... Functional task performance involves complex cognitive processes. Similarly, cognition plays a great role in communication and social functioning (Stadskleiv, 2020). In this study, cognitive function was found to be associated with upper extremity skills of preschool-age children who were able to communicate with strangers. ...
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Purpose To investigate the effects of postural control and upper extremity functional capacity on functional independence and identify whether quality of upper extremity skills mediates the effects of postural control on functional independence in preschool-age children with spastic cerebral palsy (CP). Methods 106 children with CP -mean age 43.4 ± 11.3 (24–71 months)- were included in this cross-sectional study. Postural control, upper extremity functional capacity, and functional independence in activities of daily living were evaluated using the Early Clinical Assessment of Balance (ECAB), Quality of Upper Extremity Skills Test (QUEST), and the Functional Independence Measure of Children (WeeFIM), respectively. A path model was used to evaluate the total, direct, and indirect effects. Results According to the path model, ECAB (direct effect; r = 0.391, p < 0.01, indirect effect; r = 0.398) and QUEST (direct effect; r = 0.493, p < 0.01) had an impact on WeeFIM. In addition, QUEST had mediating effects on the relationship between ECAB and WeeFIM. The path model explained 71% of the variation in functional independence of the participants. Conclusion In the management of CP in preschool-age children, the focus should be on improving not only upper extremity capacity but also postural control to help improve functional independence in activities of daily living.
... Similarly, young children's performance on the Computer-Based Instrument for Low motor Language Testing (C-BiLLT), a test developed to assess spoken language comprehension in unintelligible or non-speaking children with motoric impairment (Geytenbeek et al., 2014), was found to be equally reliable regardless of whether eye-gaze pointing or finger pointing was used (Stadskleiv, 2020). This access method has been successfully used in a number of key research studies to date . ...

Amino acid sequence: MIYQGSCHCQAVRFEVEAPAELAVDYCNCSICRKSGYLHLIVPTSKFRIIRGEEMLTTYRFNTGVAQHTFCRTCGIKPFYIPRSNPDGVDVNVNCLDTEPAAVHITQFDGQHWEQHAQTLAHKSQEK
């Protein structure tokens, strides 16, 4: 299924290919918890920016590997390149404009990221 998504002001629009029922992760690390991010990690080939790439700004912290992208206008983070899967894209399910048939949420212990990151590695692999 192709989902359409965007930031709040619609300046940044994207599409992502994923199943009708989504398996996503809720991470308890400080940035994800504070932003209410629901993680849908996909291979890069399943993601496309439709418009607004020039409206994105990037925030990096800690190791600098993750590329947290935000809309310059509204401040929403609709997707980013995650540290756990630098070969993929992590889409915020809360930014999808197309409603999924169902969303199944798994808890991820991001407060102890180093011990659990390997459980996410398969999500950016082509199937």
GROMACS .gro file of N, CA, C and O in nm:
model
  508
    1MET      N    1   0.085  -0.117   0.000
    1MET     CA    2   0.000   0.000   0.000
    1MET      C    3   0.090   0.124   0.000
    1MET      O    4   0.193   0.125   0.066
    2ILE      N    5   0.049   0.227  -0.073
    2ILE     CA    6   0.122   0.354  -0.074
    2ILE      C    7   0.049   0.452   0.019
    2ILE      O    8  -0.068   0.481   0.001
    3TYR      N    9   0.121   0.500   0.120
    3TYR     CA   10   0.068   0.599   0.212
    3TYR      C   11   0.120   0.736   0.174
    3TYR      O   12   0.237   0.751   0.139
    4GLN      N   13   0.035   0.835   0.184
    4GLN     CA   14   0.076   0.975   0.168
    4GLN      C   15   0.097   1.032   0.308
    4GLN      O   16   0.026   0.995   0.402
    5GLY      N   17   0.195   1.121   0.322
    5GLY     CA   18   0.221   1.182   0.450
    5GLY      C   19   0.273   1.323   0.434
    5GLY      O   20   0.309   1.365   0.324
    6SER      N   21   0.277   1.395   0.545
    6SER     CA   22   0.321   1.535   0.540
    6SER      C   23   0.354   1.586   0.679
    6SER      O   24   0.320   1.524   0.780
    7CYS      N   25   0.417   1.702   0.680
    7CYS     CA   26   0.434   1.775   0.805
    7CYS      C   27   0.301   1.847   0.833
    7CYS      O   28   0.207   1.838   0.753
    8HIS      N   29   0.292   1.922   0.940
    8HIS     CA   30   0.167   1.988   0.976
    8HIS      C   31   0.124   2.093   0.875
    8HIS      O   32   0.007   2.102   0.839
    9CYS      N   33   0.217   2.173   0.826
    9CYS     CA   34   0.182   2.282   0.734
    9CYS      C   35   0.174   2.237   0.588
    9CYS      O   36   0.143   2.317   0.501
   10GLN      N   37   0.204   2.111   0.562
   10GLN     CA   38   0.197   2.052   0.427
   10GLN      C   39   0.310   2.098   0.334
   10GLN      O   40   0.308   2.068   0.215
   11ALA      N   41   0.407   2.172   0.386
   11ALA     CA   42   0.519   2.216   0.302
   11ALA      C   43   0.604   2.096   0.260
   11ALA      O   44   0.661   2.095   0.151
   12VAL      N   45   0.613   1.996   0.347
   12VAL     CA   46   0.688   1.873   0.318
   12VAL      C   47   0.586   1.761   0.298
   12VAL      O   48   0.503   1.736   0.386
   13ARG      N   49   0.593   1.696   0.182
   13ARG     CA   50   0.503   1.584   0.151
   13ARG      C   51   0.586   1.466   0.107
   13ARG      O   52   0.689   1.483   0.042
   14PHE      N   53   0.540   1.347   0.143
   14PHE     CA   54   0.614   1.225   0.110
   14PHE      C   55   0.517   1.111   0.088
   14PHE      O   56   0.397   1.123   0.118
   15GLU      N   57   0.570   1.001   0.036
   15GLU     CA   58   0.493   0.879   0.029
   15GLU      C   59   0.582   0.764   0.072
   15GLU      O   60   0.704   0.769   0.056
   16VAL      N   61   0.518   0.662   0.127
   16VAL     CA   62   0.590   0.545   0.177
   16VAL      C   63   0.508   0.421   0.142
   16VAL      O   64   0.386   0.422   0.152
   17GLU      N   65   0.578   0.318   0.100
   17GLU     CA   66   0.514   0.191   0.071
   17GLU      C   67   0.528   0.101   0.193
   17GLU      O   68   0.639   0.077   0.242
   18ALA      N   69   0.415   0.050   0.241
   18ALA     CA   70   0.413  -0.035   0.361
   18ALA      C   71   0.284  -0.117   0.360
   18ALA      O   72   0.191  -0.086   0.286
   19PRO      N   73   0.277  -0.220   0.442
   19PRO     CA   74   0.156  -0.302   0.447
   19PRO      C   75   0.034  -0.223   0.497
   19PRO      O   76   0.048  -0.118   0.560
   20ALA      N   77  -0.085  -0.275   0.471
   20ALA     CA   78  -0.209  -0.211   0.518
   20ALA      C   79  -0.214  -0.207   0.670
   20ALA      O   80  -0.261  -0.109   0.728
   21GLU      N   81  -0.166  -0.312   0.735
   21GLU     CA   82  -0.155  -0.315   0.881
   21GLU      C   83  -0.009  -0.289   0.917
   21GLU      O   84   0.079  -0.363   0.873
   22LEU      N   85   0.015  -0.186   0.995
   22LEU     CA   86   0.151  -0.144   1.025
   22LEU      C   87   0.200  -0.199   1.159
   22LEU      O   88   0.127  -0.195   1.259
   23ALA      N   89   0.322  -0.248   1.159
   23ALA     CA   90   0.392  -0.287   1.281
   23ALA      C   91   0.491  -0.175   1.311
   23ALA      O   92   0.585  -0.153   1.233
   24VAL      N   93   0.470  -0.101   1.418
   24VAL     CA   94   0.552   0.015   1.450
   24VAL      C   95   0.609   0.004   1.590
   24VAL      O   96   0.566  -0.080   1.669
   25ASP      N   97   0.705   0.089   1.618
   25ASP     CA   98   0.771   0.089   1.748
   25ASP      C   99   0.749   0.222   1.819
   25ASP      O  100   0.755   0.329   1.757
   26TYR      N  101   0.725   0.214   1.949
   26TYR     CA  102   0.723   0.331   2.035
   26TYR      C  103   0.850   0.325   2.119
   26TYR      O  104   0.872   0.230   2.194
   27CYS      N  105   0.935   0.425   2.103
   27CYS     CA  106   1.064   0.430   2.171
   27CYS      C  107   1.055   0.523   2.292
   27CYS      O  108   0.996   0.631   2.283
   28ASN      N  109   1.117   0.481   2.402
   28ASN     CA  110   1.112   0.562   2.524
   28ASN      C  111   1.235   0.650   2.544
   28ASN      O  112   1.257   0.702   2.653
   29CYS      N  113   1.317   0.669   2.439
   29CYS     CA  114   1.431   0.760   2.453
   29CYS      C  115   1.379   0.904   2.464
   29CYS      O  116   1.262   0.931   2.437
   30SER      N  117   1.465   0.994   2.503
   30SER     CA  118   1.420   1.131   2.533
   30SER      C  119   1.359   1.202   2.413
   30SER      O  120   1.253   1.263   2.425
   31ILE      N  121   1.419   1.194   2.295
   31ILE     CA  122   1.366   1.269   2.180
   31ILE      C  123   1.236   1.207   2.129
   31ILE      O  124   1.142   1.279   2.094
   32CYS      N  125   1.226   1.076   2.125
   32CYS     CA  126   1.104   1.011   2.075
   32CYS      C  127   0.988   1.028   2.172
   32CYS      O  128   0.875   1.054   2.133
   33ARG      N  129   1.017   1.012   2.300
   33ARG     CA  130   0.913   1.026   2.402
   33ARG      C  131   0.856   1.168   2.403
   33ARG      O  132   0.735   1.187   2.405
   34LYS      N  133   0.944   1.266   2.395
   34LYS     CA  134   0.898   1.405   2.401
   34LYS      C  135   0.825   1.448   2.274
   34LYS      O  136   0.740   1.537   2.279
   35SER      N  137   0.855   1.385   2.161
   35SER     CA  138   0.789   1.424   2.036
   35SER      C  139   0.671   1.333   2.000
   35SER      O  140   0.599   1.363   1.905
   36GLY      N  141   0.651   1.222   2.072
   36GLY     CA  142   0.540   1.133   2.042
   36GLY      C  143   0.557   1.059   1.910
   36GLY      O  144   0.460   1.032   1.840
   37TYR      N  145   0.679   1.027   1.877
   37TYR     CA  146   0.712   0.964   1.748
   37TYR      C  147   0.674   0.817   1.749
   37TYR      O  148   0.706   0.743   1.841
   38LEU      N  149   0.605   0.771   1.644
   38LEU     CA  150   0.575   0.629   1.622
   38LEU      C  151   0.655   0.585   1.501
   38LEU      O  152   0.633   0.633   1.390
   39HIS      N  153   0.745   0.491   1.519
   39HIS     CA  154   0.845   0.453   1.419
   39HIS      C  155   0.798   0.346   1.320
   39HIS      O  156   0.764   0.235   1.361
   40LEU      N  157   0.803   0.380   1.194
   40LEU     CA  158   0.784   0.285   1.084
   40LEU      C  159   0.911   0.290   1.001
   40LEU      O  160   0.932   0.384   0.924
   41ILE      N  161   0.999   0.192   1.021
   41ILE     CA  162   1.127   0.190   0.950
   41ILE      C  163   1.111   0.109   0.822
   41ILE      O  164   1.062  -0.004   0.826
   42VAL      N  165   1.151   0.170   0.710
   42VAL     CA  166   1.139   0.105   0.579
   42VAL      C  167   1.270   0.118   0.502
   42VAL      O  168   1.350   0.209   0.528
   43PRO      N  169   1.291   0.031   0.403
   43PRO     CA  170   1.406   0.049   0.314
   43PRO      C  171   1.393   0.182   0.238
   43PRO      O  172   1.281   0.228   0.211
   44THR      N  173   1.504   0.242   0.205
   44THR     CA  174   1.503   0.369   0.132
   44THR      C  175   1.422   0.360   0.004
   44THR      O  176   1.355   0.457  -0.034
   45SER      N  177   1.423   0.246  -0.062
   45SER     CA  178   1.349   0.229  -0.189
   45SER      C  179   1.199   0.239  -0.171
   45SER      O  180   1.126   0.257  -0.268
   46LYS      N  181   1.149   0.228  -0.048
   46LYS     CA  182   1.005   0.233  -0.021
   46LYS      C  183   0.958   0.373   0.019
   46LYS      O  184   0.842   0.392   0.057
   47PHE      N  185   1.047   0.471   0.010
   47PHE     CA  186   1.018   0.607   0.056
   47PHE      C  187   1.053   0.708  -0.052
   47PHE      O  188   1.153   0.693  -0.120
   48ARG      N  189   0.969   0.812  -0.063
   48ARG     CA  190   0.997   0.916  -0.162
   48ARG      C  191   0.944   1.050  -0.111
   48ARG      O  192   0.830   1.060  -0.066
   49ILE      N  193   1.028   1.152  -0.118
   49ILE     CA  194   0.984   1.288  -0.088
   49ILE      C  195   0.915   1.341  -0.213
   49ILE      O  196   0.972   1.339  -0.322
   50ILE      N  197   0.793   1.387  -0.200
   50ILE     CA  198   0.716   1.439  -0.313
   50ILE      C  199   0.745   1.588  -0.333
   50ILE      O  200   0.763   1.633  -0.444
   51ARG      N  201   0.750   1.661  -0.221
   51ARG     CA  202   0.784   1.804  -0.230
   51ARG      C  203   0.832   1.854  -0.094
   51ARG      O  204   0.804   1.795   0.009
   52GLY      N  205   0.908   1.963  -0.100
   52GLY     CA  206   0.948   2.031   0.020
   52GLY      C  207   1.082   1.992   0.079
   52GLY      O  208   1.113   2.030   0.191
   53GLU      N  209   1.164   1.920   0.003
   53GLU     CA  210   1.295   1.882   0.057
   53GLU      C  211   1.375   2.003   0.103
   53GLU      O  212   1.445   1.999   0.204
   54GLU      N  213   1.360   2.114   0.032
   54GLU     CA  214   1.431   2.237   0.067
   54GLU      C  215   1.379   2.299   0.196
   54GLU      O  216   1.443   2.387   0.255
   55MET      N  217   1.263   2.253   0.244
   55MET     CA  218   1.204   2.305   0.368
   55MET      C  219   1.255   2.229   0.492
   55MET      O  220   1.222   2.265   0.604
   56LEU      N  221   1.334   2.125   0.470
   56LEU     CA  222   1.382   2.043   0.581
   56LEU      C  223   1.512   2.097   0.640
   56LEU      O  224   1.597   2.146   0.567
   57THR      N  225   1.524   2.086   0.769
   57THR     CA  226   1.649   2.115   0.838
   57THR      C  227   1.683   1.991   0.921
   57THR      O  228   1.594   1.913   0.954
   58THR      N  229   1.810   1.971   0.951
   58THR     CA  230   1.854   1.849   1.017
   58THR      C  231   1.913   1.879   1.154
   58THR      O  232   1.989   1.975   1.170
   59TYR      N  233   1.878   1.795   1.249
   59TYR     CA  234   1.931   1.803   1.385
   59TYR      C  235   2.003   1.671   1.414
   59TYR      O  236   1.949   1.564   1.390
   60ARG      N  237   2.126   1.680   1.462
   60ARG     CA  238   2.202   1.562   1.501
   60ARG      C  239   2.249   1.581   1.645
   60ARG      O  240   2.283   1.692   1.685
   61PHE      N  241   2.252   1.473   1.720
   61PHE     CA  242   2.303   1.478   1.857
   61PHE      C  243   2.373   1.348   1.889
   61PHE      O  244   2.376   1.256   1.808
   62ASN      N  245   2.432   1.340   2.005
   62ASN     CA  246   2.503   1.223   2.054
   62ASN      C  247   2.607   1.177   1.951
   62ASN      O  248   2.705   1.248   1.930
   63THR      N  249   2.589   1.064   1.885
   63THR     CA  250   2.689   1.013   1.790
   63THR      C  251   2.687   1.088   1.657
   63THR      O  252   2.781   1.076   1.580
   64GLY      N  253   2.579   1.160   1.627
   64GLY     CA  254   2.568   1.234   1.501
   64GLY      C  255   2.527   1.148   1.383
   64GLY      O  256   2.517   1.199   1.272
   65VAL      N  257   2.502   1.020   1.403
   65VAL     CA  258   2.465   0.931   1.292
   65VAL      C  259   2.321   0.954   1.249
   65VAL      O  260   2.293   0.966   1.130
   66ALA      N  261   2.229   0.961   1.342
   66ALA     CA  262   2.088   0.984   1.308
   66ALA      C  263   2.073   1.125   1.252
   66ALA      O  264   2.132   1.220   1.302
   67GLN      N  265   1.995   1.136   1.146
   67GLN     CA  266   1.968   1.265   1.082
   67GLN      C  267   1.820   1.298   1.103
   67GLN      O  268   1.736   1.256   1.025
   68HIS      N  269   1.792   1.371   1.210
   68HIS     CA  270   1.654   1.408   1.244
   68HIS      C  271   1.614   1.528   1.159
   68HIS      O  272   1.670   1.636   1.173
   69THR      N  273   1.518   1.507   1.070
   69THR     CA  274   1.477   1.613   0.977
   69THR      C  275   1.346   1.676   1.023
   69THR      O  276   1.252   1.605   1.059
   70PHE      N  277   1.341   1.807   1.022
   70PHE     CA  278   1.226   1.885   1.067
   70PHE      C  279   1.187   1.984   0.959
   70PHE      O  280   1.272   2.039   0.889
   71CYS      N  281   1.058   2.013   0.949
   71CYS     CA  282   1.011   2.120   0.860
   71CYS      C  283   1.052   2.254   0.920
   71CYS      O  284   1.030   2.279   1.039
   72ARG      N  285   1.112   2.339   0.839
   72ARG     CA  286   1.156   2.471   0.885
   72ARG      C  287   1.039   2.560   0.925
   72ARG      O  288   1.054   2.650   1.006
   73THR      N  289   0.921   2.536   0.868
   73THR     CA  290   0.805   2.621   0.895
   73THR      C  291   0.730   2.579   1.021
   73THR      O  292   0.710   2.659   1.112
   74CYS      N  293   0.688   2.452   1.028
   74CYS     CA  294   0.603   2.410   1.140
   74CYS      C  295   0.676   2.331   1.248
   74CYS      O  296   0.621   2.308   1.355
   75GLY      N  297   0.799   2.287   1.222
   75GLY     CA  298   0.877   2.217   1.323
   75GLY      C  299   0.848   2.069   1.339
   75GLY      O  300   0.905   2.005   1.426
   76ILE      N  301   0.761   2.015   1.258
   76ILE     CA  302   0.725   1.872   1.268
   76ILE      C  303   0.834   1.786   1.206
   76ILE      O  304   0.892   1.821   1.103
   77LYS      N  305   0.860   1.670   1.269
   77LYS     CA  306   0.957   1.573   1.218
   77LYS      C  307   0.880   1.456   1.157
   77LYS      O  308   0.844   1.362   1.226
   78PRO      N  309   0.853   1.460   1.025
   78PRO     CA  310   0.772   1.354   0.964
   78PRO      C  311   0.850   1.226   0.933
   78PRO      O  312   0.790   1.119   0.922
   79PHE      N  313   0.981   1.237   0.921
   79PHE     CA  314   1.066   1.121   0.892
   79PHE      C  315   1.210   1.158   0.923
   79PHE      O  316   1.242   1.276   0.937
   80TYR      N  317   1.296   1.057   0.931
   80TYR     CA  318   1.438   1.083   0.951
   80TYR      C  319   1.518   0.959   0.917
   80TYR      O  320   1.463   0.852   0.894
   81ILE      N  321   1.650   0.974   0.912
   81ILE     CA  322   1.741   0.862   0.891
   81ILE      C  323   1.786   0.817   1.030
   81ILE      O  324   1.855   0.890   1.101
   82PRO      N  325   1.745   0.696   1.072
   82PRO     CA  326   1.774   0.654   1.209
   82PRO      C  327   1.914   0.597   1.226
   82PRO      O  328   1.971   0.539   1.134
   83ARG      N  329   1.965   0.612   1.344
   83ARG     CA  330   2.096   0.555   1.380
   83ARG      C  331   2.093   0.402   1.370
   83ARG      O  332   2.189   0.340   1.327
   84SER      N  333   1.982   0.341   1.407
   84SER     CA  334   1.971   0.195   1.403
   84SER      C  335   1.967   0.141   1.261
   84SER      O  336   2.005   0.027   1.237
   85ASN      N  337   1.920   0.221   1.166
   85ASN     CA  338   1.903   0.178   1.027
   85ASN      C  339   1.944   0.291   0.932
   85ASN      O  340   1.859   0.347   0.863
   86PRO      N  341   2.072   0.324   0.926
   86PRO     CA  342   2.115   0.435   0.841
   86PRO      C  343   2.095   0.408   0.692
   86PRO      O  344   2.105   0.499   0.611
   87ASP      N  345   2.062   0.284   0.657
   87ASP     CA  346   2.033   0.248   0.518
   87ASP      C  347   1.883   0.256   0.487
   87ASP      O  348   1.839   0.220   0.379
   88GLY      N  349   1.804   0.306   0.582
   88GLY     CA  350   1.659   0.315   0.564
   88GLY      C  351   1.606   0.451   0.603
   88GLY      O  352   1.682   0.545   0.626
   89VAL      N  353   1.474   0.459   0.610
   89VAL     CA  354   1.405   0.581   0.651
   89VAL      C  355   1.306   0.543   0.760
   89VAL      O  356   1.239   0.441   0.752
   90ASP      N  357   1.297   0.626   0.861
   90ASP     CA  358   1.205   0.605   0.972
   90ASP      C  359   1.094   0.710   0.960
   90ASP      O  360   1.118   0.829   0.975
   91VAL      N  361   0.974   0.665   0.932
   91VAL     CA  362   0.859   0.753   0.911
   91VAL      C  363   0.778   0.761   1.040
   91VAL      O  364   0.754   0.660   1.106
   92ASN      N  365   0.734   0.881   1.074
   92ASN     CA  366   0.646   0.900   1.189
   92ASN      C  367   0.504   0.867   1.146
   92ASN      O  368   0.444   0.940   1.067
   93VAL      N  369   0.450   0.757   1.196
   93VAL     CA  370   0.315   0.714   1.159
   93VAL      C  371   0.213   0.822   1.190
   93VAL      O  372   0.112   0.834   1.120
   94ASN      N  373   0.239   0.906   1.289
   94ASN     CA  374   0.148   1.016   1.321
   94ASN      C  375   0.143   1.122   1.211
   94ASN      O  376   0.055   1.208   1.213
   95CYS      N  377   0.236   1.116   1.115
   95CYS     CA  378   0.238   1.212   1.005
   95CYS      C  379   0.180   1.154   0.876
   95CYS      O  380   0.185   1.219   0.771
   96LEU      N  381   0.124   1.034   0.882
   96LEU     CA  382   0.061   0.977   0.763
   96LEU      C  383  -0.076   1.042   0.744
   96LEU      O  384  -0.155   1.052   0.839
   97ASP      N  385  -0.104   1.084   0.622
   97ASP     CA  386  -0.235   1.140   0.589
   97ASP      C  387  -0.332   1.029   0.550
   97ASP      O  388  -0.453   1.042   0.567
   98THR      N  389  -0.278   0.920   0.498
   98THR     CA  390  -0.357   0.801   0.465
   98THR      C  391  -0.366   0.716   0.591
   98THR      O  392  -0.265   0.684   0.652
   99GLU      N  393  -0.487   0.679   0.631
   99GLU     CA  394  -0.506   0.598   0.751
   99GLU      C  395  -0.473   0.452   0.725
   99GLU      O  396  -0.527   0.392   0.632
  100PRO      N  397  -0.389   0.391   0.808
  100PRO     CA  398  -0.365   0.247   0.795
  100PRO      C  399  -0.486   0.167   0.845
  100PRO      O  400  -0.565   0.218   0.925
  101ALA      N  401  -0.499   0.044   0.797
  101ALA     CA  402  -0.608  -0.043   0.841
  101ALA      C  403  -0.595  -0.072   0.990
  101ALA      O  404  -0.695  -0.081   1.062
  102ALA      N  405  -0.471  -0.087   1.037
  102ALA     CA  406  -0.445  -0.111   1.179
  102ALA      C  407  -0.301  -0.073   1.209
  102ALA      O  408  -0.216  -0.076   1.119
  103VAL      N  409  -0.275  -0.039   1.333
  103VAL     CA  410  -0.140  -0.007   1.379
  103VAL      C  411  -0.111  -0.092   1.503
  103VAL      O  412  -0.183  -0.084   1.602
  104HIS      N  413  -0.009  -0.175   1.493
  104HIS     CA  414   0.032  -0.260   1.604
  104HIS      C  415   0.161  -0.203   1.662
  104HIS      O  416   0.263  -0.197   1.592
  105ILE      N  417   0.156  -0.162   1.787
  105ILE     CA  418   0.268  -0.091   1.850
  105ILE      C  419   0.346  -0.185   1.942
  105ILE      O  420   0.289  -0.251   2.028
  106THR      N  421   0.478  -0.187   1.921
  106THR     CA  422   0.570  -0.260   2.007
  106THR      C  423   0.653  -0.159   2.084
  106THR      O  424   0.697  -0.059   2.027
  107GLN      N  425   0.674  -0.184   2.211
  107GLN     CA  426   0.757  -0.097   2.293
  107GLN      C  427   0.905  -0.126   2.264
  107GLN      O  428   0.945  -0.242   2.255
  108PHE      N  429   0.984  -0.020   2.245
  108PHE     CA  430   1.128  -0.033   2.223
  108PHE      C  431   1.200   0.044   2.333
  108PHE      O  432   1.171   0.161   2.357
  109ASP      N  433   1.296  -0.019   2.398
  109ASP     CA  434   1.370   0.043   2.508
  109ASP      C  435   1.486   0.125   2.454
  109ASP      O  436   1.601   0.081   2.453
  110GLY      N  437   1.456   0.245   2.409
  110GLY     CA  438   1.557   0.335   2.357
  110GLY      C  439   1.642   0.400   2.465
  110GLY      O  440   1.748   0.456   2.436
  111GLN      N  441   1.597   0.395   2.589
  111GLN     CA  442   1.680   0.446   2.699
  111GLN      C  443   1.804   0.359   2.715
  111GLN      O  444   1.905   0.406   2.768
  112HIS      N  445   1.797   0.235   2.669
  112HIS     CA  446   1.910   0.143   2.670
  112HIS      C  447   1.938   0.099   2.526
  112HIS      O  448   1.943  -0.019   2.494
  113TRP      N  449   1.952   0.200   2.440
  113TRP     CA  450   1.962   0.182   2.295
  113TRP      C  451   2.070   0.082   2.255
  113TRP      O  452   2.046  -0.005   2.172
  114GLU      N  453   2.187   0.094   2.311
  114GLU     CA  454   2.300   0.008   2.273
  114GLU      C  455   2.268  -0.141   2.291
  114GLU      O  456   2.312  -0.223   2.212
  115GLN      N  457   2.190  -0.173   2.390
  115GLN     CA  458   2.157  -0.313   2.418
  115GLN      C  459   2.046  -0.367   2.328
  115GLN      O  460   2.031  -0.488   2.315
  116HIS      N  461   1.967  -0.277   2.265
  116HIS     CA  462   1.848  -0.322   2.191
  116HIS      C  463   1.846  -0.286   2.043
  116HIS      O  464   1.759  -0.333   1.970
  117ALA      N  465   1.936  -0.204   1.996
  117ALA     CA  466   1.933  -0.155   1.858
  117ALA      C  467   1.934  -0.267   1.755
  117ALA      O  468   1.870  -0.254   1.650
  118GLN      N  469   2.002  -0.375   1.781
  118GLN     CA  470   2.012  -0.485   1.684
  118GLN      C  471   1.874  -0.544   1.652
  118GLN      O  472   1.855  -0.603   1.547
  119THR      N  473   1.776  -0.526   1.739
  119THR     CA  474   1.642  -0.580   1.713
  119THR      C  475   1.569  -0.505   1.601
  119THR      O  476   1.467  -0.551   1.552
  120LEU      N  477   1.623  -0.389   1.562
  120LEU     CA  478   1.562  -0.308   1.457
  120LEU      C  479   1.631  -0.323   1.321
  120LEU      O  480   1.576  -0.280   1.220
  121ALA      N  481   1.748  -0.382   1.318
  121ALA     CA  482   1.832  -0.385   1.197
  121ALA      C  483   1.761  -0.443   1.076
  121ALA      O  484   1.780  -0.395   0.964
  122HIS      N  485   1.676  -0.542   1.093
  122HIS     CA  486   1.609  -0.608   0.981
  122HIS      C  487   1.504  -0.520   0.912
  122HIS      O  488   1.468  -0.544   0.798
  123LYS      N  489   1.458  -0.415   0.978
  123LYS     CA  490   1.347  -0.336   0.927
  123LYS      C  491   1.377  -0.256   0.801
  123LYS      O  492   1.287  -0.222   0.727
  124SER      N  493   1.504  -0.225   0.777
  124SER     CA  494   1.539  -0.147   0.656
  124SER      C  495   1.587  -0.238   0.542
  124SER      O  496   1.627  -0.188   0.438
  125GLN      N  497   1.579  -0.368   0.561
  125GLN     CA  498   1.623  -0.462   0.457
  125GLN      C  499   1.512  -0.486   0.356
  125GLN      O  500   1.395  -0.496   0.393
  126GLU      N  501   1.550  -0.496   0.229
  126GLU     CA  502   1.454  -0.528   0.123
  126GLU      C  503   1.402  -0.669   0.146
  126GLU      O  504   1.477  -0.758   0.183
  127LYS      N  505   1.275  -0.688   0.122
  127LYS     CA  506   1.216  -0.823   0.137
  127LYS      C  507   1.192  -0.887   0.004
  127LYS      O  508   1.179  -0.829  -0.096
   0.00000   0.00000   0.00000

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Despite the importance of knowing the cognitive capabilities of children with neurodevelopmental conditions, less than one-third of children with cerebral palsy participate in standardized assessments. Globally, approximately 50% of people with cerebral palsy have an intellectual disability and there is significant risk for domain-specific cognitive impairments for the majority of people with cerebral palsy. However, standardized cognitive assessment tools are not accessible to many children with cerebral palsy, as they require manual manipulation of objects, verbal response and/or speeded response. As such, standardised assessment may result in an underestimation of abilities for children with significant motor and/or speech impairment. The overall aim of the project is to examine and compare the psychometric properties of standardised cognitive assessment tools that have been accommodated for use with either a switch device or eye-gaze control technologies, with the specific aims to: (1) Examine the psychometric properties (measurement agreement and validity) of accommodated assessment tools by comparing the performance of typically developing children on six cognitive assessment tools administered via standardised versus accommodated (switch or eye-gaze control) administration; (2) Describe and compare the performance and user experience of children with cerebral palsy on six accommodated cognitive assessments administered via switch or eye-gaze control technologies. Secondary aims are to: (1) Describe the completion rates and time to complete assessments of participants in each group; (2) Within the group with cerebral palsy, examine the effects of condition-specific characteristics (type of cerebral palsy, functional levels, and pain) and demographics (age, socio-demographic) on participation. This protocol paper describes a two-phase validation and acceptability study that utilizes a mixed-model design. This study will collect concurrent data from 80 typically developing children and 40 children with cerebral palsy, who use switch or eye-gaze control technology as alternate access communication methods. The set of instruments will measure receptive vocabulary, fluid reasoning, sustained attention, vision perception, visuospatial working memory and executive functions. Data analyses will be conducted using SPSS v. 25 and R v 4.1.0. SPSS Sample Power 3 was used for power computation and allows for a 10% drop out rate. Quantitative descriptive statistics, measurement agreement data plotting, bivariate and multiple regressions analysis will be conducted using appropriate methods.